by Harvey Burrell

How do creative people share space?

This is one of the biggest issues when designing a multi-purpose space. The book Make Space draws upon the experience of the Stanford and design consulting firm IDEO. Both of these firms have been heralded as leaders in fostering creativity. The book raised a lot of great questions about space and challenges designers to think beyond the cubicle. It also offers a hands on approach to building a space. Building a space is also a way to build a community. The people involved then become “invested owners rather than entitled users”(31).

Questions to be Answered:

How do we define thresholds/ transitions into new spaces? How do we signify this change?

How do we balance the need to keep storage secure with the desire to have it visible? (Visible tools tend to foster creativity)

What is the attitude or ambience you want your space to create?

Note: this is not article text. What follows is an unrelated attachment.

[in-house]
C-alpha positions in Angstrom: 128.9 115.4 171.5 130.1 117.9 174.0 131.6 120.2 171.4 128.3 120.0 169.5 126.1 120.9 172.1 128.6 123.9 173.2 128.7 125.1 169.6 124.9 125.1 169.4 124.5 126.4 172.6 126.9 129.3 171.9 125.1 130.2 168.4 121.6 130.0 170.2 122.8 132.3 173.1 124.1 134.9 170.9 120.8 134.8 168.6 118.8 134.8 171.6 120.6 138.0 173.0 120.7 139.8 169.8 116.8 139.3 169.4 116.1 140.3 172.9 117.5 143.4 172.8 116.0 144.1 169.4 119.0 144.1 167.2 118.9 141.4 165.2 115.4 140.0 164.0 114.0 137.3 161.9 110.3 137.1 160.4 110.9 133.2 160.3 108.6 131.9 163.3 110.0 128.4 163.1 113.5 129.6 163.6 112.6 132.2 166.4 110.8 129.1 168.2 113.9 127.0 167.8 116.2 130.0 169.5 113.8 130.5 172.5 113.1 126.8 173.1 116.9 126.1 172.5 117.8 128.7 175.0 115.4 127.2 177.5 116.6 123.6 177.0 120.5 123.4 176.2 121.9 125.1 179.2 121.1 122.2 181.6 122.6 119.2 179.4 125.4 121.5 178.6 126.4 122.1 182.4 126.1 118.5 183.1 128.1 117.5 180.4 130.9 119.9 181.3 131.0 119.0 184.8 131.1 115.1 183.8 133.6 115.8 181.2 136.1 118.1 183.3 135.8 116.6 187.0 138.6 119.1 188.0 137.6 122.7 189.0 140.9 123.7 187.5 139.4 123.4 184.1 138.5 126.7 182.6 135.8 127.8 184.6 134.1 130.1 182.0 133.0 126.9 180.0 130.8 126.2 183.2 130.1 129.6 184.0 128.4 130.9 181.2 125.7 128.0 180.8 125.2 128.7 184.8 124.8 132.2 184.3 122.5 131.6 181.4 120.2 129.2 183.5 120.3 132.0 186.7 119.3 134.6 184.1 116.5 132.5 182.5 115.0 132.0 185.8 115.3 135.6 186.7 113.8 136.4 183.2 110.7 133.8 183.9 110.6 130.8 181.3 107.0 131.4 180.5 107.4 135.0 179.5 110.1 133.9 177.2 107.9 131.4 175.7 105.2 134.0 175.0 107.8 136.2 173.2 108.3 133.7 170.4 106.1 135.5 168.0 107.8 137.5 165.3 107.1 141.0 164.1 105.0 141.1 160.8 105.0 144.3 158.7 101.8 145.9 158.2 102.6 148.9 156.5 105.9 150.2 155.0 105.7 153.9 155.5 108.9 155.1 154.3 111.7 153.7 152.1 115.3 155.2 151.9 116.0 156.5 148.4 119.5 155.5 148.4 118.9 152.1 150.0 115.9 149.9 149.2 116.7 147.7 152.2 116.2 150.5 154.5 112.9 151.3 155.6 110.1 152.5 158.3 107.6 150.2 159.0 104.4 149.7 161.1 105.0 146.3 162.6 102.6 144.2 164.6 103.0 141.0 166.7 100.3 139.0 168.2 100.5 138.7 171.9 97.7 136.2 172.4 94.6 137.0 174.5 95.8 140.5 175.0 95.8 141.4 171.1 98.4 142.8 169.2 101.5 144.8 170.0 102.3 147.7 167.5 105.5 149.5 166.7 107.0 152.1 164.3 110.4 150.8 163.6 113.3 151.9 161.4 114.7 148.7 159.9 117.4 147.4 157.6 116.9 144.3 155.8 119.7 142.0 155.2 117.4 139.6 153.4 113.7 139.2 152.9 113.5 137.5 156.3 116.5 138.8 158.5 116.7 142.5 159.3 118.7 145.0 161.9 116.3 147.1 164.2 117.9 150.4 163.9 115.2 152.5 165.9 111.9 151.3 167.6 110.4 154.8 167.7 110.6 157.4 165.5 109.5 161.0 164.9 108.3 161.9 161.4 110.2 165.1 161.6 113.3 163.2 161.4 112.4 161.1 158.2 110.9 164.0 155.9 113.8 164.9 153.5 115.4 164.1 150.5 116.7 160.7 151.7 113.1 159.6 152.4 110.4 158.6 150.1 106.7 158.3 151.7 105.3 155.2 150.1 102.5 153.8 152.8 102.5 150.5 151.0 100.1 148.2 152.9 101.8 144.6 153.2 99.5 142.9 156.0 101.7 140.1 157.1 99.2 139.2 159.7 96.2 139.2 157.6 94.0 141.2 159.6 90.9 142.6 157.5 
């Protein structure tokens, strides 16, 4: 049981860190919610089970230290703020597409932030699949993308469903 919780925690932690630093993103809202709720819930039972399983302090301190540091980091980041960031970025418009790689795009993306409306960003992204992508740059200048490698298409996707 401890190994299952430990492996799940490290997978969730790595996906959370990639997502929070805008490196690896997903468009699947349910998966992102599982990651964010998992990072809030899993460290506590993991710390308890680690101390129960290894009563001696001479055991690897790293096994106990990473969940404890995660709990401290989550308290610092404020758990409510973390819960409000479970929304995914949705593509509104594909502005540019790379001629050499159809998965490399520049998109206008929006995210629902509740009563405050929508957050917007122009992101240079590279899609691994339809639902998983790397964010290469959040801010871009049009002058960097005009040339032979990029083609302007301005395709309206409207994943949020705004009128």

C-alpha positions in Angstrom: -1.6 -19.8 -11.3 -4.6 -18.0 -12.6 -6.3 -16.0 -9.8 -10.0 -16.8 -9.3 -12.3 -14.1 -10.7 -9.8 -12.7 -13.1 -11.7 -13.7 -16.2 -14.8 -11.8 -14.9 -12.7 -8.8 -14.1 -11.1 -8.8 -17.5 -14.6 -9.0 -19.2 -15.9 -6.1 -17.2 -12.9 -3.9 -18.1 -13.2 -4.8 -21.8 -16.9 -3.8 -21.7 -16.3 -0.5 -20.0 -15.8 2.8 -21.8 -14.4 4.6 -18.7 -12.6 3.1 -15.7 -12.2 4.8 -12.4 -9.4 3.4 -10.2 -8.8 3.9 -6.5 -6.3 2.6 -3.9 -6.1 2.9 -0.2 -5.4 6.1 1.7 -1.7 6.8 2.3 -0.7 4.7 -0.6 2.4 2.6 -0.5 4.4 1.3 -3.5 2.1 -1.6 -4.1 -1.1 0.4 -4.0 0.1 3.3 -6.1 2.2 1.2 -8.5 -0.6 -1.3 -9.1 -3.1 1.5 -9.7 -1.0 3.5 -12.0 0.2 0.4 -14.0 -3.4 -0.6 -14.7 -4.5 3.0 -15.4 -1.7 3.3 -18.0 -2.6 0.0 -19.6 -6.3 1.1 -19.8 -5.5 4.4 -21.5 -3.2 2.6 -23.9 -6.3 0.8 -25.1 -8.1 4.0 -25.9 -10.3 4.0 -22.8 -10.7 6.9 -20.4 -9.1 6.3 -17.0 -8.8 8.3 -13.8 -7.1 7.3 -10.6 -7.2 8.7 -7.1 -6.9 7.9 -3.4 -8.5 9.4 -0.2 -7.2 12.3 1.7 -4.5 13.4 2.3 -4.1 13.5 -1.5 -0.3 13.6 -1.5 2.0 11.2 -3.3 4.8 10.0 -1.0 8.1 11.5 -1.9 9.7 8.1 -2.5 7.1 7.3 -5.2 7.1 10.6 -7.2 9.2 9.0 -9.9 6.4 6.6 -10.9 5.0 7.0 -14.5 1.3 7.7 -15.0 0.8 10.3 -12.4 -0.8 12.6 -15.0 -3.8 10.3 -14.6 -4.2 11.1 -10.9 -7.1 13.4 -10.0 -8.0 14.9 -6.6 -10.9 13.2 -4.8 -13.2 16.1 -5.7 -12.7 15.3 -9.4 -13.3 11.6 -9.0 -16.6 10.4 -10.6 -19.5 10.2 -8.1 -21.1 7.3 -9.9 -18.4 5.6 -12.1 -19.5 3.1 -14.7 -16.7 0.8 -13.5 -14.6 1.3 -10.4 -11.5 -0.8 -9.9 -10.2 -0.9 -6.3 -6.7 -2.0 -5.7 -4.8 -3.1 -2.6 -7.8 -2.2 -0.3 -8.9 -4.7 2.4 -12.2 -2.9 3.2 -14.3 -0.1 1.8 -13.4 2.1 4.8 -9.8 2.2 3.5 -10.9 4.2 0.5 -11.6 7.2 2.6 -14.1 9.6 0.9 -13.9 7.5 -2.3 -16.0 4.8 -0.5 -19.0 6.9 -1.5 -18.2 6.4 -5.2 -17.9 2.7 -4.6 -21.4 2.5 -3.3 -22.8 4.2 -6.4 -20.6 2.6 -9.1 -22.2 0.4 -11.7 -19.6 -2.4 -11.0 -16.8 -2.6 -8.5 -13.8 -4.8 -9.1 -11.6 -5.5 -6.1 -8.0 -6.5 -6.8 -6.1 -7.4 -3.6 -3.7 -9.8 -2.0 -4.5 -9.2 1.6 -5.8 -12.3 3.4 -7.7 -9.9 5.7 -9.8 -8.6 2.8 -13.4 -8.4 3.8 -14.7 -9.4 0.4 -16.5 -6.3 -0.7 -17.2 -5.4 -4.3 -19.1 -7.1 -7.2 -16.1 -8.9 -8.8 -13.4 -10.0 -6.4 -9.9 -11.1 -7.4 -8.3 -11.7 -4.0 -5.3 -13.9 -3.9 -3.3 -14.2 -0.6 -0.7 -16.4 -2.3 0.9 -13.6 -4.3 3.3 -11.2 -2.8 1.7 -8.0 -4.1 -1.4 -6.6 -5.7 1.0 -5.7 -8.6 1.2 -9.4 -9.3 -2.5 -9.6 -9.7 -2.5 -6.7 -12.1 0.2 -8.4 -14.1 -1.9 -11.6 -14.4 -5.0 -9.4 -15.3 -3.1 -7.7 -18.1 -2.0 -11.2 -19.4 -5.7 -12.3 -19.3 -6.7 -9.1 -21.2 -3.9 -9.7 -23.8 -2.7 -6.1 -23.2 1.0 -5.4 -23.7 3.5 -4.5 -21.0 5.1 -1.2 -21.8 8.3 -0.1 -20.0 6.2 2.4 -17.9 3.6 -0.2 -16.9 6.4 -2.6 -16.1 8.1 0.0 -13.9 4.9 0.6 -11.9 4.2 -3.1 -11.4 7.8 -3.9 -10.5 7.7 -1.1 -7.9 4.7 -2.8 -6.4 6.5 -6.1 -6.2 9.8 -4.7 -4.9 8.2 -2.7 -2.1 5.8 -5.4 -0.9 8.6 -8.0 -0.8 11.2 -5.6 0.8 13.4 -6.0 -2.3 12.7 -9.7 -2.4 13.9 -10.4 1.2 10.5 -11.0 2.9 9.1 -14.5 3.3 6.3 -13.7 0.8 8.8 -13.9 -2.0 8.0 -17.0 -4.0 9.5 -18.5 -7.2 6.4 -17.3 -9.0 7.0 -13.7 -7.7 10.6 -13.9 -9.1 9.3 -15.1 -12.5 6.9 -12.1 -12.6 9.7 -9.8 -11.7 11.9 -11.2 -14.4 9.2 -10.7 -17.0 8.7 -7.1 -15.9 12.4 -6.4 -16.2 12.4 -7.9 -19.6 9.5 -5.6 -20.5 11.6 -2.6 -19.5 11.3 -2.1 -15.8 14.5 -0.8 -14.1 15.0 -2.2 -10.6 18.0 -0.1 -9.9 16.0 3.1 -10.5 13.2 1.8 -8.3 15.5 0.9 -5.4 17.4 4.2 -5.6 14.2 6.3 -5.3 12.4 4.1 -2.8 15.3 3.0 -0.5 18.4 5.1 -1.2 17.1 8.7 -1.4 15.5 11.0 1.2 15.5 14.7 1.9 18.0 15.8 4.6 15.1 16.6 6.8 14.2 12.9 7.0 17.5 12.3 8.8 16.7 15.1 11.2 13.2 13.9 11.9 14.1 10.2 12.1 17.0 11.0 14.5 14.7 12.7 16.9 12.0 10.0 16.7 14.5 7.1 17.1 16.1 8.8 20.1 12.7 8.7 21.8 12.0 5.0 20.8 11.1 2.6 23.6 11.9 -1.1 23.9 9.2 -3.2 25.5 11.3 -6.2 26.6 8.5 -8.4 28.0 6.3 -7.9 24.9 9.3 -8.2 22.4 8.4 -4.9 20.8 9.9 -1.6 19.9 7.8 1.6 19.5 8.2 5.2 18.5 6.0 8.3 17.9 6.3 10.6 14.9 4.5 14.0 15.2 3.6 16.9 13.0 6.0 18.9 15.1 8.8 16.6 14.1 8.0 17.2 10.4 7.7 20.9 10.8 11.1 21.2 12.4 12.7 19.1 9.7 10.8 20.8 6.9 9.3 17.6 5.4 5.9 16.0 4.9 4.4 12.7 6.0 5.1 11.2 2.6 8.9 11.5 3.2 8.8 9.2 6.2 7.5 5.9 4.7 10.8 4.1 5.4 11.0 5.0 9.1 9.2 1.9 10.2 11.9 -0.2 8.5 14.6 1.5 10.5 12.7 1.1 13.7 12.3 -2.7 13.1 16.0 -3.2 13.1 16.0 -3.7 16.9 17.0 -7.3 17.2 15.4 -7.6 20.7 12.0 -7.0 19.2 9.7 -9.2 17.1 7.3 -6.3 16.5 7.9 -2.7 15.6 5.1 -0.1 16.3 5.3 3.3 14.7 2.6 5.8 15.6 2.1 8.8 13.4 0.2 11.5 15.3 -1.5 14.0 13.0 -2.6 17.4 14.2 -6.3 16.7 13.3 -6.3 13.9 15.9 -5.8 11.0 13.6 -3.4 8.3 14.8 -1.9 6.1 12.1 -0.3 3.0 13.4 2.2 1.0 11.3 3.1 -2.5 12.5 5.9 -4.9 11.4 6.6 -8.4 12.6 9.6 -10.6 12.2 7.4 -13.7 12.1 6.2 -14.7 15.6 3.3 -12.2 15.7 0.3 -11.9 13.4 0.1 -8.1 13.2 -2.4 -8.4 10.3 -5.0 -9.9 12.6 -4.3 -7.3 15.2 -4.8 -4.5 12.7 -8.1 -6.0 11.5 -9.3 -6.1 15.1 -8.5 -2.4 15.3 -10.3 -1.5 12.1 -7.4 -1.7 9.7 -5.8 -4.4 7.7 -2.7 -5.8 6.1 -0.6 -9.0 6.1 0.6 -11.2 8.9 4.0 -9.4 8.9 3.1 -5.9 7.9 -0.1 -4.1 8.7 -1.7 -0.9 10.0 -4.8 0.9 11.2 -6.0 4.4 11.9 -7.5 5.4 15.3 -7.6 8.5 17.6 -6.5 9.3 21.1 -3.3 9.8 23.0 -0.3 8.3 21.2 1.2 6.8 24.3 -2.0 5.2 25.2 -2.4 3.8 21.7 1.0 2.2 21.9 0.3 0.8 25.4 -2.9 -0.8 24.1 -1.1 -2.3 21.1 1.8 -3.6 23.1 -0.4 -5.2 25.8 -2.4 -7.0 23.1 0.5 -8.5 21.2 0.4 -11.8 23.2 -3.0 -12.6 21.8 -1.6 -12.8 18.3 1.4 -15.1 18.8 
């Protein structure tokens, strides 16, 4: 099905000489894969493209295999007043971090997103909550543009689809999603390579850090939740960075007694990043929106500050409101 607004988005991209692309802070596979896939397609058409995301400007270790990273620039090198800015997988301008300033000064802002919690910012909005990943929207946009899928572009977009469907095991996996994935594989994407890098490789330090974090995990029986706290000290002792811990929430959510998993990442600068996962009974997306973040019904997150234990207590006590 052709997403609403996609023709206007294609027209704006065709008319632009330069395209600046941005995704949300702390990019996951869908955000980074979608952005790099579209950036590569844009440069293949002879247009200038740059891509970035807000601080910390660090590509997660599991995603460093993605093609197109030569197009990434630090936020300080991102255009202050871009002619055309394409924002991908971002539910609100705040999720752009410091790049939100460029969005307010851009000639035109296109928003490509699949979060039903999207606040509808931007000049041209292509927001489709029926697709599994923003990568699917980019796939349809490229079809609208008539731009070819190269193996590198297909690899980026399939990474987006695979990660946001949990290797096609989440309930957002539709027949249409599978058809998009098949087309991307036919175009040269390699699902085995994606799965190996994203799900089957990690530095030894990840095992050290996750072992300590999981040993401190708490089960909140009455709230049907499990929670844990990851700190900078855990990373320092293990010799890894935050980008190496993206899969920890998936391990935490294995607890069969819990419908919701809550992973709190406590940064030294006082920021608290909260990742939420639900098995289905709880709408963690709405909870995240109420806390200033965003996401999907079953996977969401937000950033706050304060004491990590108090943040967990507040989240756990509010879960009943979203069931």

How do spectators enter the space? Can they observe quietly and engage when interested?

How do you account for a variety of learning styles in one space?

Ideas to Borrow:

Casters in unexpected places. Allow furniture to move and be reconfigured as needed.

Idea generation happens in a space separate from where we share our ideas. If you share an idea too early it can be squash

Labelled water bottles are an easy way to reduce impact and foster community.

Clear signage. Labeling cabinets and hooks makes it easier for new users and ensures things end up back where they belong.

Headphones = do not interrupt. Have them available.

Put writable surfaces everywhere you can.

The take away message from Make Space is that creative minded individuals need to work in a space that has a “bias towards action”. All the elements that go into a space need to be there to foster creative ideas.



It is worth noting that even companies as large as Facebook and Zappos have started designing offices that follow many of the principles outlined in Make Space.